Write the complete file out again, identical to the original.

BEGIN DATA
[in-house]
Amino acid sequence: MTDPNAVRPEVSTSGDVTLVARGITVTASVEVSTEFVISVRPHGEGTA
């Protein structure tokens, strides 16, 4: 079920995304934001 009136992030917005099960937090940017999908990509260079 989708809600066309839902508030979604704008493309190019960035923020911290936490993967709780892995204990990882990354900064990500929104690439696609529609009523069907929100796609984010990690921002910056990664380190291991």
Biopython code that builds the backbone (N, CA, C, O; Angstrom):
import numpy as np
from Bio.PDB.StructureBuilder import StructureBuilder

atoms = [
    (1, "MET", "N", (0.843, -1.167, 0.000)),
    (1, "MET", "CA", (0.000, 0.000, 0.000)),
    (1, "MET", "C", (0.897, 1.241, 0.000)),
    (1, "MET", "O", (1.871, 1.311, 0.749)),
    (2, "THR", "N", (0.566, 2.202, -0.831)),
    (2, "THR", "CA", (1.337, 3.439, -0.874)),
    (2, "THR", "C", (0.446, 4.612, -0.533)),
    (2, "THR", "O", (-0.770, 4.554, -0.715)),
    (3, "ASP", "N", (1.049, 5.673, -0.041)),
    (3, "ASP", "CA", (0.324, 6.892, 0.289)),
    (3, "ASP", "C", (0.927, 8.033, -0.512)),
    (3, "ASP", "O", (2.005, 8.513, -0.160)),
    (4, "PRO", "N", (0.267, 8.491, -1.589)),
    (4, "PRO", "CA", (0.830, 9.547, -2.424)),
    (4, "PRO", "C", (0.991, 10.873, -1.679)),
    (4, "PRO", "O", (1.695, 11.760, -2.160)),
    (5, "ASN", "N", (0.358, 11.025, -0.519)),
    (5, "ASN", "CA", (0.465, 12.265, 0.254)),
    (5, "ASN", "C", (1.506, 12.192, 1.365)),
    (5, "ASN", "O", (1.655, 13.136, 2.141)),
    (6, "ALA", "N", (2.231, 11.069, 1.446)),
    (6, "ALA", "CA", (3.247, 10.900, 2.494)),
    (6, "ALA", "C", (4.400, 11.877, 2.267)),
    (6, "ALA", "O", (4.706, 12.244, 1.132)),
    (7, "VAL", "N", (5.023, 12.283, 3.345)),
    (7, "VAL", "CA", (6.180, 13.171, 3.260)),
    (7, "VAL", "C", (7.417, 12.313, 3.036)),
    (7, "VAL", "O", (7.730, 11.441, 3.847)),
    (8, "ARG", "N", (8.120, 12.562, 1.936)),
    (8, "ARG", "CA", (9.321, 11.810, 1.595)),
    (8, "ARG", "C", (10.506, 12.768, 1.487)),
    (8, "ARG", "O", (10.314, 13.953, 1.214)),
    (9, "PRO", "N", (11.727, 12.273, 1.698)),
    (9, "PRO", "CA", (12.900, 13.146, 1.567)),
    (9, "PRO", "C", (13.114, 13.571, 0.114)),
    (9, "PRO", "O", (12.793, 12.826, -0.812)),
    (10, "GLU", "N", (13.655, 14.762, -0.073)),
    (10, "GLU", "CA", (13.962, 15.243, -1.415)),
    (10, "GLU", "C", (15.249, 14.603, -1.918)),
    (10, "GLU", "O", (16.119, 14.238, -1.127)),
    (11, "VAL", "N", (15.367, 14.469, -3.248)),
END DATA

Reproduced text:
[in-house]
Amino acid sequence: MTDPNAVRPEVSTSGDVTLVARGITVTASVEVSTEFVISVRPHGEGTA
């Protein structure tokens, strides 16, 4: 079920995304934001 009136992030917005099960937090940017999908990509260079 989708809600066309839902508030979604704008493309190019960035923020911290936490993967709780892995204990990882990354900064990500929104690439696609529609009523069907929100796609984010990690921002910056990664380190291991």
Biopython code that builds the backbone (N, CA, C, O; Angstrom):
import numpy as np
from Bio.PDB.StructureBuilder import StructureBuilder

atoms = [
    (1, "MET", "N", (0.843, -1.167, 0.000)),
    (1, "MET", "CA", (0.000, 0.000, 0.000)),
    (1, "MET", "C", (0.897, 1.241, 0.000)),
    (1, "MET", "O", (1.871, 1.311, 0.749)),
    (2, "THR", "N", (0.566, 2.202, -0.831)),
    (2, "THR", "CA", (1.337, 3.439, -0.874)),
    (2, "THR", "C", (0.446, 4.612, -0.533)),
    (2, "THR", "O", (-0.770, 4.554, -0.715)),
    (3, "ASP", "N", (1.049, 5.673, -0.041)),
    (3, "ASP", "CA", (0.324, 6.892, 0.289)),
    (3, "ASP", "C", (0.927, 8.033, -0.512)),
    (3, "ASP", "O", (2.005, 8.513, -0.160)),
    (4, "PRO", "N", (0.267, 8.491, -1.589)),
    (4, "PRO", "CA", (0.830, 9.547, -2.424)),
    (4, "PRO", "C", (0.991, 10.873, -1.679)),
    (4, "PRO", "O", (1.695, 11.760, -2.160)),
    (5, "ASN", "N", (0.358, 11.025, -0.519)),
    (5, "ASN", "CA", (0.465, 12.265, 0.254)),
    (5, "ASN", "C", (1.506, 12.192, 1.365)),
    (5, "ASN", "O", (1.655, 13.136, 2.141)),
    (6, "ALA", "N", (2.231, 11.069, 1.446)),
    (6, "ALA", "CA", (3.247, 10.900, 2.494)),
    (6, "ALA", "C", (4.400, 11.877, 2.267)),
    (6, "ALA", "O", (4.706, 12.244, 1.132)),
    (7, "VAL", "N", (5.023, 12.283, 3.345)),
    (7, "VAL", "CA", (6.180, 13.171, 3.260)),
    (7, "VAL", "C", (7.417, 12.313, 3.036)),
    (7, "VAL", "O", (7.730, 11.441, 3.847)),
    (8, "ARG", "N", (8.120, 12.562, 1.936)),
    (8, "ARG", "CA", (9.321, 11.810, 1.595)),
    (8, "ARG", "C", (10.506, 12.768, 1.487)),
    (8, "ARG", "O", (10.314, 13.953, 1.214)),
    (9, "PRO", "N", (11.727, 12.273, 1.698)),
    (9, "PRO", "CA", (12.900, 13.146, 1.567)),
    (9, "PRO", "C", (13.114, 13.571, 0.114)),
    (9, "PRO", "O", (12.793, 12.826, -0.812)),
    (10, "GLU", "N", (13.655, 14.762, -0.073)),
    (10, "GLU", "CA", (13.962, 15.243, -1.415)),
    (10, "GLU", "C", (15.249, 14.603, -1.918)),
    (10, "GLU", "O", (16.119, 14.238, -1.127)),
    (11, "VAL", "N", (15.367, 14.469, -3.248)),